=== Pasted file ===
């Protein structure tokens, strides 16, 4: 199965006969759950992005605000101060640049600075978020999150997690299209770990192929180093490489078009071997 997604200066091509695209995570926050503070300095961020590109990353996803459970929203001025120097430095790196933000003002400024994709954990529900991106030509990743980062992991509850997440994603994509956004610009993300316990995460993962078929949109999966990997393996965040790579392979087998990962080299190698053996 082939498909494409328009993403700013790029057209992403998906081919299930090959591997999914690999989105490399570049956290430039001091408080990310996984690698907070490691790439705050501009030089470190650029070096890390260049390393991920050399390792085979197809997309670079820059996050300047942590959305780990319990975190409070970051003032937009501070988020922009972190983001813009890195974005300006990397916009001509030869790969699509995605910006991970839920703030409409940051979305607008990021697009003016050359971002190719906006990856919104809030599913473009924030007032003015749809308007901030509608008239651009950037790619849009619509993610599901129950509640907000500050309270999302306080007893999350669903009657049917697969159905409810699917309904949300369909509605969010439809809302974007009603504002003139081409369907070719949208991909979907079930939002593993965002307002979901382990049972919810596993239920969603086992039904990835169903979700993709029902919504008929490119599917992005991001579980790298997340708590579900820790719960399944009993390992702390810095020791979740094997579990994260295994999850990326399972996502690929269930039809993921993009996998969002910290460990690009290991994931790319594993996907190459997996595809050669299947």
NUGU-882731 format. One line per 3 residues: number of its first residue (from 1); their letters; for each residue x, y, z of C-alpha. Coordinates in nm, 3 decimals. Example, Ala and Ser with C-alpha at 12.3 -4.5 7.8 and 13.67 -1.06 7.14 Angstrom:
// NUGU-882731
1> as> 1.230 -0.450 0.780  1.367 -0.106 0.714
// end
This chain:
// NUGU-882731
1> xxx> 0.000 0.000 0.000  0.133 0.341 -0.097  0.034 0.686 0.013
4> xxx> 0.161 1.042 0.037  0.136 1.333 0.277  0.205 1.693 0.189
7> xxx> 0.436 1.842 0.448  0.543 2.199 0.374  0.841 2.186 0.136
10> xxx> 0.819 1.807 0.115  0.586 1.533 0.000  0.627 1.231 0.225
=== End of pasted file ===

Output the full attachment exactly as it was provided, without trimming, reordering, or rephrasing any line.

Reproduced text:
């Protein structure tokens, strides 16, 4: 199965006969759950992005605000101060640049600075978020999150997690299209770990192929180093490489078009071997 997604200066091509695209995570926050503070300095961020590109990353996803459970929203001025120097430095790196933000003002400024994709954990529900991106030509990743980062992991509850997440994603994509956004610009993300316990995460993962078929949109999966990997393996965040790579392979087998990962080299190698053996 082939498909494409328009993403700013790029057209992403998906081919299930090959591997999914690999989105490399570049956290430039001091408080990310996984690698907070490691790439705050501009030089470190650029070096890390260049390393991920050399390792085979197809997309670079820059996050300047942590959305780990319990975190409070970051003032937009501070988020922009972190983001813009890195974005300006990397916009001509030869790969699509995605910006991970839920703030409409940051979305607008990021697009003016050359971002190719906006990856919104809030599913473009924030007032003015749809308007901030509608008239651009950037790619849009619509993610599901129950509640907000500050309270999302306080007893999350669903009657049917697969159905409810699917309904949300369909509605969010439809809302974007009603504002003139081409369907070719949208991909979907079930939002593993965002307002979901382990049972919810596993239920969603086992039904990835169903979700993709029902919504008929490119599917992005991001579980790298997340708590579900820790719960399944009993390992702390810095020791979740094997579990994260295994999850990326399972996502690929269930039809993921993009996998969002910290460990690009290991994931790319594993996907190459997996595809050669299947």
NUGU-882731 format. One line per 3 residues: number of its first residue (from 1); their letters; for each residue x, y, z of C-alpha. Coordinates in nm, 3 decimals. Example, Ala and Ser with C-alpha at 12.3 -4.5 7.8 and 13.67 -1.06 7.14 Angstrom:
// NUGU-882731
1> as> 1.230 -0.450 0.780  1.367 -0.106 0.714
// end
This chain:
// NUGU-882731
1> xxx> 0.000 0.000 0.000  0.133 0.341 -0.097  0.034 0.686 0.013
4> xxx> 0.161 1.042 0.037  0.136 1.333 0.277  0.205 1.693 0.189
7> xxx> 0.436 1.842 0.448  0.543 2.199 0.374  0.841 2.186 0.136
10> xxx> 0.819 1.807 0.115  0.586 1.533 0.000  0.627 1.231 0.225